Sunday, August 13, 2017

Learn the Lingo

How many times do you come across an acronym that you just can't figure out.  If you work for the government they have way too many and each agency has their own for the same letters, it is like you need a dictionary to look them all up.  Knitting also has their own lingo, so to keep up with your fellow knitters, her you go:


Tuesday, August 08, 2017

It's A Girl

Many thought D27 was a girl and sure enough she is.  They put a transmitter on her and now we can watch her. She was my fav this season, the crazy stuff she did like falling out of the nest, the refusal to fledge and her constat squeeeeeing for mom and dad to bring her food.  May you soar the thermals and soar high and may we watch your travels for a long time.

A bit from RRP on her catch and putting the transmitter on her.


Persistence Pays Off - a post by Brett Mandernack about the fitting of D27's transmitter.
It is early August and I have one satellite transmitter (or PTT) yet to deploy on a young eagle. Dave and Ann Lynch spent two solid weeks in late June/early July perfecting their craft of artful presentation of fish to the Decorah fledglings, yet the “kids” instead chose to food-beg loud and often and insist Mom or Dad bring them food at the nest. There was no evidence of any of the fledglings ever picking up a fish during that time. In previous years we’ve had multiple fledglings coming to the same spot – the mulch pile – for some easy meals, and usually within just a few days of watching and waiting for our talented trout tossers to appear.
When visitor attendance diminished at the hatchery in late July, all three fledglings were still being spotted with regularity by several of our sharp-eyed eagle watchers. Hatchery biologist Brian Malaise and I kept in touch often and he and his crew again put fish out in the same spot. Lo and behold, the female, D27, began showing interest and eventually took advantage of these easy meals each morning. One of the males was believed to have also helped himself to the free offerings.
We chose Monday, August 7 to attempt to capture whichever youngster decided to come to bait. My wife Carole, Eagle Valley Technician Ryan Schmitz, and I arrived at Willard Holthaus’s shop by 5:15 AM and quickly set the padam noose trap baited with three nice hatchery trout. Weather was perfect: 58 degrees, mostly clear sky, light wind. All equipment and supplies were laid out in the shop in anticipation of a successful capture. Then we watched and waited. A few adult calls were heard from near the nest tree by 6:05. Then at 6:15 an immature eagle appeared from the west just above treetop height. I speculated it was large enough to be female D27. She landed in the maple tree briefly, then headed toward the mulch pile, looped over that area, perhaps checking out what food might be there, then circled back and landed on the mulch pile. We had placed a small trout atop the mulch pile, which she decided looked like a great appetizer. She rather daintily ate the fish and began eying the three trout just two feet away. She walked inside the padam, grabbed a fish or two in a foot, and tugged at them a few times as we all watched intently. When I was convinced she had a noose around a toe or foot, I gave the call to “GO, GO” and Ryan and Brian sprinted ahead to secure her. She was captured at 6:18, hooded, and taken to the shop where she was weighed (9.48 #) and had several measurements taken. The composite of those measurements revealed she is a small female. The entire process of getting measurements, banding, and fitting of the PTT was fluid and seamless.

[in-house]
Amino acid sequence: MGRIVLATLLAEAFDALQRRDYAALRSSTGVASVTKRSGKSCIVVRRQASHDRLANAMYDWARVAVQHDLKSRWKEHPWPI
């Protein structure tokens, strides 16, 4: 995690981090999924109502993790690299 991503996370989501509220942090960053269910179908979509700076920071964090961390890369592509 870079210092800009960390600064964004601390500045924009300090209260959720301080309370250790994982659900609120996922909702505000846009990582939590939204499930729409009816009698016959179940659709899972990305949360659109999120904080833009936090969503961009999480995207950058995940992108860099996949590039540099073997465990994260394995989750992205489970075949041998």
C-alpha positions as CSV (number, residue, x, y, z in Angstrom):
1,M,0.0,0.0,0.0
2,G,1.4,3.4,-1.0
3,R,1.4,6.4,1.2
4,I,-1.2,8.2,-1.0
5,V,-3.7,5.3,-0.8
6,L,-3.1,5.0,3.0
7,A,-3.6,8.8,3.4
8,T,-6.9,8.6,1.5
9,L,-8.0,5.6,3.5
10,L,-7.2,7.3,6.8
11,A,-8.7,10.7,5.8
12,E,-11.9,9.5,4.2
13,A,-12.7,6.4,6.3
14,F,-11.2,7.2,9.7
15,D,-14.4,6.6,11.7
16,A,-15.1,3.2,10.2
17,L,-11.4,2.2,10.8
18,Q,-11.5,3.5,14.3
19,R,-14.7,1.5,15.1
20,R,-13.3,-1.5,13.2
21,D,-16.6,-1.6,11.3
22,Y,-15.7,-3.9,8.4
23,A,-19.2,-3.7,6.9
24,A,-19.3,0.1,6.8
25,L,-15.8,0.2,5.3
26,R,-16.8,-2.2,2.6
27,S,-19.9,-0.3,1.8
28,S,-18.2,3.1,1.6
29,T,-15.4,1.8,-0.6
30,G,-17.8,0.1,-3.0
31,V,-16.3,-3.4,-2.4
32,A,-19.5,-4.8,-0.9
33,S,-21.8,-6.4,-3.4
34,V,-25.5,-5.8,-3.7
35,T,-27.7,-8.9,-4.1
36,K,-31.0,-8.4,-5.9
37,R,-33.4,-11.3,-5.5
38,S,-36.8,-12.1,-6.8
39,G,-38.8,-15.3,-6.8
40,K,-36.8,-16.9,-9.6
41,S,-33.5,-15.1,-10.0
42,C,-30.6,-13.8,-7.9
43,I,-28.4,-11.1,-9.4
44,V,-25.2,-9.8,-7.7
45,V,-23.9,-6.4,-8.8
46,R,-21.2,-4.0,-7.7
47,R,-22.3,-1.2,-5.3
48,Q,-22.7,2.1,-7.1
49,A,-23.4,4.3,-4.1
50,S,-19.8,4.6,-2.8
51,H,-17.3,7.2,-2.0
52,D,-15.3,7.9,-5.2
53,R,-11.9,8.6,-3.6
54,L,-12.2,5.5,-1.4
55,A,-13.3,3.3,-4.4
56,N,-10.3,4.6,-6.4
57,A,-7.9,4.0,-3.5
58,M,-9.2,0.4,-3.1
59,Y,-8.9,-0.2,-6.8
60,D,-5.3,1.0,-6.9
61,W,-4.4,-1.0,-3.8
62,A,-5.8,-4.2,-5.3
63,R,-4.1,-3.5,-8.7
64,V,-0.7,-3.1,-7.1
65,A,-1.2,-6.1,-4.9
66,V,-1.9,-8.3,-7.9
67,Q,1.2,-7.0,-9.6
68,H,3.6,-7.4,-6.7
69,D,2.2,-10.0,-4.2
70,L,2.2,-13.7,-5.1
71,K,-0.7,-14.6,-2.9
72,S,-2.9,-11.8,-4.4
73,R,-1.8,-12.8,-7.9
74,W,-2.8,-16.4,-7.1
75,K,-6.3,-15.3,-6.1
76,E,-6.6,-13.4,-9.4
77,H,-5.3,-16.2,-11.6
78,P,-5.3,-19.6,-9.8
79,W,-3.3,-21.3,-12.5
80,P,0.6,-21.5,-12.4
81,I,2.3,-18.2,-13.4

Within an hour of capture we were ready to release D27 and begin what is likely the final chapter of the Decorah eagle tracking story that began with our beloved D1 back in 2011. After placing her back on the mulch pile, she quickly oriented herself and flew north alongside the N1 Cottonwood tree to settle along Trout Creek.

Sunday, August 06, 2017

More Caterpillars

Today i was looking at my fennel in the whiskey barrel with some larkspur. Hey what is this? I have 2 large caterpillars munching away.  I read the adults munch on fennel and the caterpillars munch on the milkweed.  I have seen nothing on the milkweed but here are these 2 big boys, looking they are ready to cocoon soon. Maybe I will have some butterflies afterall.  On the bottom picture you need to look below the stalk that is pretty bare and there he is.  On the top picture look under the top spead of seeds.



Saturday, August 05, 2017

Mrs Wilsons Knitting Circle

Today the lecture was about the silk thread embroidered post cards that were made during the war.  These postcards were either mailed or taken home.  They look like hankies cut and glued on post cards with the back available for a note to send home.  They are beautiful and so delicate in intricate.  I don't think I could do this kind of work.  Th colors of the different countries that were our allies are used in the decorations. There are several butterflies and they have the different flag colors in their design.